If a kosher product is custom spray dried, it is imperative to know what else is being spray dried on that same machine. Moreover, if a spray drier needs kosherization, how do you kasher a spray dryer? Can you kasher a spray dryer? If the spray drier can be kashered through hagola, can a four story spray dryer be cleaned sufficiently well for kashering?

If a spray dryer is being kashered for cholov yisroel dairy productions, another issue must be addressed. Cholov yisroel powdered milk is typically dried by companies that spray dry regular milk powder. It is common practice for spray-drying milk dairies to clean their equipment with the abundant amount of water retrieved from the spray dried milk process. In the trade, this water is known as “cow water.” Cow water looks like 100% clear water but is milchig and may be considered cholov stam! Using cow water for cleaning or heating a boiler would disqualify a spray dryer for cholov yisroel spray drying. When preparing for a run of cholov yisroel dry milk powder massive cleanups with regular water take place before kosherization.

Is cholov yisroel spray dried whey available? Unfortunately, commercial spray drying requires an enormous amount of liquid product to make a production. Due to the fact that such a volume of cholov yisroel liquid whey is not produced, cholov yisroel powdered whey is not readily available. This is the reason why you will rarely find foods that contain whey or casseinate, a dairy protein, certified as cholov yisroel.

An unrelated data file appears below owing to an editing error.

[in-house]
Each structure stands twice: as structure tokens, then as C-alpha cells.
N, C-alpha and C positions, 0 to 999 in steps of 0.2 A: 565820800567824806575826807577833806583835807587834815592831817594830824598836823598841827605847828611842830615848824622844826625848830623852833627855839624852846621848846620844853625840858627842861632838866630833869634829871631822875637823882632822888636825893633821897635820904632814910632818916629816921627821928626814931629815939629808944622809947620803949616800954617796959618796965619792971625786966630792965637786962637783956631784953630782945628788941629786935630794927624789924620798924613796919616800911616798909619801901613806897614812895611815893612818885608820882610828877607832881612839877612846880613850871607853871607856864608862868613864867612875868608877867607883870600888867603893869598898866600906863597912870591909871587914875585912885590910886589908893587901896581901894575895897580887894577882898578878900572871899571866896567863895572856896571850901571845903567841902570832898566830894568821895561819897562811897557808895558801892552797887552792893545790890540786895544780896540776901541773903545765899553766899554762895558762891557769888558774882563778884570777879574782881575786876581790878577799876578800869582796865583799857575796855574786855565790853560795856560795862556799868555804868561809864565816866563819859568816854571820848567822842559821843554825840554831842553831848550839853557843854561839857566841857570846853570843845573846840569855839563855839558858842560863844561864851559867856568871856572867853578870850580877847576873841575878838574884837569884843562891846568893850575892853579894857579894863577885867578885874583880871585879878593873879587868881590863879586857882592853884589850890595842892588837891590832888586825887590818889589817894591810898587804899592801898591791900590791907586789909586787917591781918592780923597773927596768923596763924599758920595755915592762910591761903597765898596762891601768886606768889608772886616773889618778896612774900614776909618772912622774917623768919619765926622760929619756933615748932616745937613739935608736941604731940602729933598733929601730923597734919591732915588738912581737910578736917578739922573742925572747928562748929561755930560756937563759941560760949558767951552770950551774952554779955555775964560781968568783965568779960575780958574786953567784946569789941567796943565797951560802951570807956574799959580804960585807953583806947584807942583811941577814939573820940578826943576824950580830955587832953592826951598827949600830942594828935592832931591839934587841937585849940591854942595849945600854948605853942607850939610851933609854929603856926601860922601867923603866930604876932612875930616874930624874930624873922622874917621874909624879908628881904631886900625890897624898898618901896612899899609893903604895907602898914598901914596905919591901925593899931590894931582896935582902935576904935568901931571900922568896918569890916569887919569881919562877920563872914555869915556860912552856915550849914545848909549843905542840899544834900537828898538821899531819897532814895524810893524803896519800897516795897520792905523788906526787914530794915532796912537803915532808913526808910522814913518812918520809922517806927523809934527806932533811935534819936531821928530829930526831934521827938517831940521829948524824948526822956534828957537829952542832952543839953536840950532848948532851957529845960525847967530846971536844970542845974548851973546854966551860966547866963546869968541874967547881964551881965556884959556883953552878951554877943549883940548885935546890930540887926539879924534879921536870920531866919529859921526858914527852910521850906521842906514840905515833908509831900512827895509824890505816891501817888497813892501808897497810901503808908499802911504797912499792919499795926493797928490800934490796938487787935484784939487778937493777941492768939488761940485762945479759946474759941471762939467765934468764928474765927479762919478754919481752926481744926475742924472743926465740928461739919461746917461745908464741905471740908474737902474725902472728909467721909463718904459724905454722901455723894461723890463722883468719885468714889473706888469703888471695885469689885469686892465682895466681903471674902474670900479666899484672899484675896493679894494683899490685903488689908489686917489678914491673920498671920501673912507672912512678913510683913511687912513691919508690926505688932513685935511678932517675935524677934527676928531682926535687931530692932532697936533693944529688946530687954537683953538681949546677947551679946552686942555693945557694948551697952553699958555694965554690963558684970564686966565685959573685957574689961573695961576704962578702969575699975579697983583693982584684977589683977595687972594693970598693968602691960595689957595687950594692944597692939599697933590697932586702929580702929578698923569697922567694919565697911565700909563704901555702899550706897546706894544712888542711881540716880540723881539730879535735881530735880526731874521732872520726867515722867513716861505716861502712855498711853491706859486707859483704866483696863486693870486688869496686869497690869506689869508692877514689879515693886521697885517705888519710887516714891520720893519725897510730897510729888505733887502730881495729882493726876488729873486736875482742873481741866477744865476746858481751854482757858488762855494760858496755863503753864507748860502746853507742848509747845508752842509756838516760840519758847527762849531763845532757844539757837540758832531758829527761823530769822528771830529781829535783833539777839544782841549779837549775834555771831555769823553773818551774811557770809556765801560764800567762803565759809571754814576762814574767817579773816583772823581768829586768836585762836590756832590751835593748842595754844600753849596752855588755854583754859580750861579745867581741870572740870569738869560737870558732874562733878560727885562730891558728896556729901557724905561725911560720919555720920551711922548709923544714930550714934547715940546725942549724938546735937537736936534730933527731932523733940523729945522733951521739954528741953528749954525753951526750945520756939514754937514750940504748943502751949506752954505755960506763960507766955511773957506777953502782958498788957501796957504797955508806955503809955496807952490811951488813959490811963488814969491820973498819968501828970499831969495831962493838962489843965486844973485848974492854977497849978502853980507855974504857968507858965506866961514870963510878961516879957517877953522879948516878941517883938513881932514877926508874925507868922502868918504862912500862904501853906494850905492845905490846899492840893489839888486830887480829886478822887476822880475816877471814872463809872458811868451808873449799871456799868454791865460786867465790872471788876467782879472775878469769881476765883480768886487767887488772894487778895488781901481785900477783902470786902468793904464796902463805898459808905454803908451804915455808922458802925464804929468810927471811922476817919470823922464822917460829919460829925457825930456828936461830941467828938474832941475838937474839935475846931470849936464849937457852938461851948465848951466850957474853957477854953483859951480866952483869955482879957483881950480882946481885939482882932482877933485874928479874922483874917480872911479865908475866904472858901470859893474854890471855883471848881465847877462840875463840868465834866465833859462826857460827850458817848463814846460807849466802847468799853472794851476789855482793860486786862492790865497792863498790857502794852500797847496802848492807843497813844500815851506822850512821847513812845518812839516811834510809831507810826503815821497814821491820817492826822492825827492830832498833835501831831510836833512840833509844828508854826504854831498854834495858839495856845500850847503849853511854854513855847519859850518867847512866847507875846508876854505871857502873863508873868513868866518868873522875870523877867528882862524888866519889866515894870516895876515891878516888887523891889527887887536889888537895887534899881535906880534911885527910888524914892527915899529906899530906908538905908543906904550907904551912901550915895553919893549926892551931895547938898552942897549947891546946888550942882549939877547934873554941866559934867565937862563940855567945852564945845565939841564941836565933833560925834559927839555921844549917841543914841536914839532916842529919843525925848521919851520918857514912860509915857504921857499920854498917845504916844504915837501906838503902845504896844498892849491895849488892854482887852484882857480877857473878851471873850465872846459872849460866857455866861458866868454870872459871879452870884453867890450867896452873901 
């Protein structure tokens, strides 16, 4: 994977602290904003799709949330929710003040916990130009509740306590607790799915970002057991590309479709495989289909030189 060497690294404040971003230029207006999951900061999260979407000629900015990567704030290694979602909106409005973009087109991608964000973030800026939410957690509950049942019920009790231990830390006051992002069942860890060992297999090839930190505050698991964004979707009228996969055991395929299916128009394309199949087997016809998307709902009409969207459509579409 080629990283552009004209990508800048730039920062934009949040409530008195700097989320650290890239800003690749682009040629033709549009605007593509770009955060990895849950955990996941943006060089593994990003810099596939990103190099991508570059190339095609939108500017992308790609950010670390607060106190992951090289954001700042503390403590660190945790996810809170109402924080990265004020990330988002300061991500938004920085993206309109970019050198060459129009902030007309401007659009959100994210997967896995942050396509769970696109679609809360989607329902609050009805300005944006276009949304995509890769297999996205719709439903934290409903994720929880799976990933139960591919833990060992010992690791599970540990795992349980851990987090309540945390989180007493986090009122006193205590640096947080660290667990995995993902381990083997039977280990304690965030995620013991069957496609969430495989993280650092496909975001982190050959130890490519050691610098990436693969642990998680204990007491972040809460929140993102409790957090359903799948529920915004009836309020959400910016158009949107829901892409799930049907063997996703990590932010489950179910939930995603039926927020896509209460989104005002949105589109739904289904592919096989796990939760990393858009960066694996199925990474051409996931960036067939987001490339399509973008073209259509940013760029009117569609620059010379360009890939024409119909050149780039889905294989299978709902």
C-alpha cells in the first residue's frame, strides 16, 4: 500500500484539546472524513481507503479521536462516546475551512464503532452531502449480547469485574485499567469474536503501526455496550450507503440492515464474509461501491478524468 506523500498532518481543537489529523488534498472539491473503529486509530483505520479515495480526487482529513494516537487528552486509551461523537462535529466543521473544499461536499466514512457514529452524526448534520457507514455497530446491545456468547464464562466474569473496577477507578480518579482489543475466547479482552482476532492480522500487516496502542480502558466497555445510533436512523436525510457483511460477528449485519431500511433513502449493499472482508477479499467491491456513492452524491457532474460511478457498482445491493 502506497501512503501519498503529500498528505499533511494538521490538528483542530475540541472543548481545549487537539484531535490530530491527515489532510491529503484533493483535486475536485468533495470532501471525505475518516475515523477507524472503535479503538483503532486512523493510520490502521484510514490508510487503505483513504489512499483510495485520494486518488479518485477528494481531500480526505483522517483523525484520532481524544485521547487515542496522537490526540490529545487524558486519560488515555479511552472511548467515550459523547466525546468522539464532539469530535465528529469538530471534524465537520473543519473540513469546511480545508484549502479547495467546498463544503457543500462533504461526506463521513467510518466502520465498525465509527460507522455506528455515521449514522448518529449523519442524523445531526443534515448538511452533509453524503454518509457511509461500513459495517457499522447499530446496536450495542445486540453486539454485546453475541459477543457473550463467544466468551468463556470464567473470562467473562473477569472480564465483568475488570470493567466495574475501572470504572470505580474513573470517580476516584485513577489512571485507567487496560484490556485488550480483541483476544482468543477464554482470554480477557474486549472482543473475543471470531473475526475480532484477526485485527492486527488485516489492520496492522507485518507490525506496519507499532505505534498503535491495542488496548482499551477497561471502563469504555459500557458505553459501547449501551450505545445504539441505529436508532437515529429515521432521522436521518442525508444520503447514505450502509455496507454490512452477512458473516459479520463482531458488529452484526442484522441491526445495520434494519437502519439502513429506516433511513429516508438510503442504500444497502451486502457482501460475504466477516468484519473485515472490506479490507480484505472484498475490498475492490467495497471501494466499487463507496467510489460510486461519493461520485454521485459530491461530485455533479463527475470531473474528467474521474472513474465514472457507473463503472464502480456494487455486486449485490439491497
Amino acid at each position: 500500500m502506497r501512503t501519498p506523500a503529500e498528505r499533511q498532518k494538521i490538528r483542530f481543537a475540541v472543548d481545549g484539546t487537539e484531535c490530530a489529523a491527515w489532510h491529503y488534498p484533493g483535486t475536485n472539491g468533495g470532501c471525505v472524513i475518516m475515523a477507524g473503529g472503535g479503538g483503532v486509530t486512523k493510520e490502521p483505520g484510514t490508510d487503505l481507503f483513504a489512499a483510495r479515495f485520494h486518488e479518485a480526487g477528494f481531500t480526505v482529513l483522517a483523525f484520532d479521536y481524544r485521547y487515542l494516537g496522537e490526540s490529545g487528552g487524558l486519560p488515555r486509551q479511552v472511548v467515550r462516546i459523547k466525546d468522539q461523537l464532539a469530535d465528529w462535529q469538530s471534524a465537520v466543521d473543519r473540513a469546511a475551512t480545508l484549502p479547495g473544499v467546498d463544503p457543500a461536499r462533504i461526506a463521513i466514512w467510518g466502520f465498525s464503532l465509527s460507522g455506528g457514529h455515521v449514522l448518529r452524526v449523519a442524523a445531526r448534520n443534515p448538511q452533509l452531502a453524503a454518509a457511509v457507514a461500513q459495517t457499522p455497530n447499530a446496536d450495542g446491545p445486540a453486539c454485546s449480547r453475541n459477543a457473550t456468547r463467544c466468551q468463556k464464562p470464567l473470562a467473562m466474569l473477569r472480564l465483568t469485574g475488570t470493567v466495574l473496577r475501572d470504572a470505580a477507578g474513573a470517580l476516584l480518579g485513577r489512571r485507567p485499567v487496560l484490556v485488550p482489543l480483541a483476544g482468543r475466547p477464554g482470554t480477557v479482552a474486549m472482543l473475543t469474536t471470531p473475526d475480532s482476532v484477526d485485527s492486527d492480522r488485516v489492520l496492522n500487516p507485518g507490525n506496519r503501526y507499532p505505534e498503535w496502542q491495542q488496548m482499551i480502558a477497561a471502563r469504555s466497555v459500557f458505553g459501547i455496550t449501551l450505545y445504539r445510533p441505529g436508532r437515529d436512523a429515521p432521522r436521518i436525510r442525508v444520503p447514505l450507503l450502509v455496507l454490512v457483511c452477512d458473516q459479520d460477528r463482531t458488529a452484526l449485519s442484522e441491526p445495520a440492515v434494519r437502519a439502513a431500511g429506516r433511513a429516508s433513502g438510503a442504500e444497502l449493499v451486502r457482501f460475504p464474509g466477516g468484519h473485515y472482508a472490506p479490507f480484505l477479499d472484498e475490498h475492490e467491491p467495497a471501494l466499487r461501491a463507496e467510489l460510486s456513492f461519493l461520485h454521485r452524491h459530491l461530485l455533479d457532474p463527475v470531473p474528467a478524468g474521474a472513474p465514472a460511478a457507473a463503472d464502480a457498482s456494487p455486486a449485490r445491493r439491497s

Can regular kosher certified (non-cholov yisroel) powdered whey be used by a cholov yisroel adherent? A good case can be made for the use of regular kosher powdered whey, even by cholov yisroel adherents.

As previously mentioned, liquid whey can be certified kosher if the following criteria are met:

  • the milk has to be designated for cheesemaking;
  • the coagulating ingredients have to be kosher; and
  • the cheese curd cannot be heated above 120 F.

Furthermore, powdered whey is viewed even more favorably due to the fact that the Rabbinic decree of gevinas akum did not address a powdered product. However, it is the Star-K policy to only use cholov yisroel products, including powdered whey.

Can a cholov yisroel adherent be lenient with powdered milk? According to some Rabbinic authorities, powdered milk produced in the U.S. would also have a similar lenient halachic ruling for the following reasons:


  • By law, milk spray dried in the United States (or in countries having the same strict government milk regulation) must come from cow’s milk or from milk of a behaima tehora.
  • The Rabbinic decree of cholov akum never addressed powdered products.

Hence, some Poskim maintain that products made with non-cholov yisroel powdered milk can be enjoyed by the cholov yisroel consumer.

Today, most people who are careful about cholov yisroel do not rely on these lenient rulings and only use cholov yisroel powdered milk products. The Star-K does not certify products which use regular butter whey or milk unless they are made from cholov yisroel milk. We expect that with the increased interest in cholov yisroel, more and more cholov yisroel dairy products will be available for the kosher consumer to enjoy.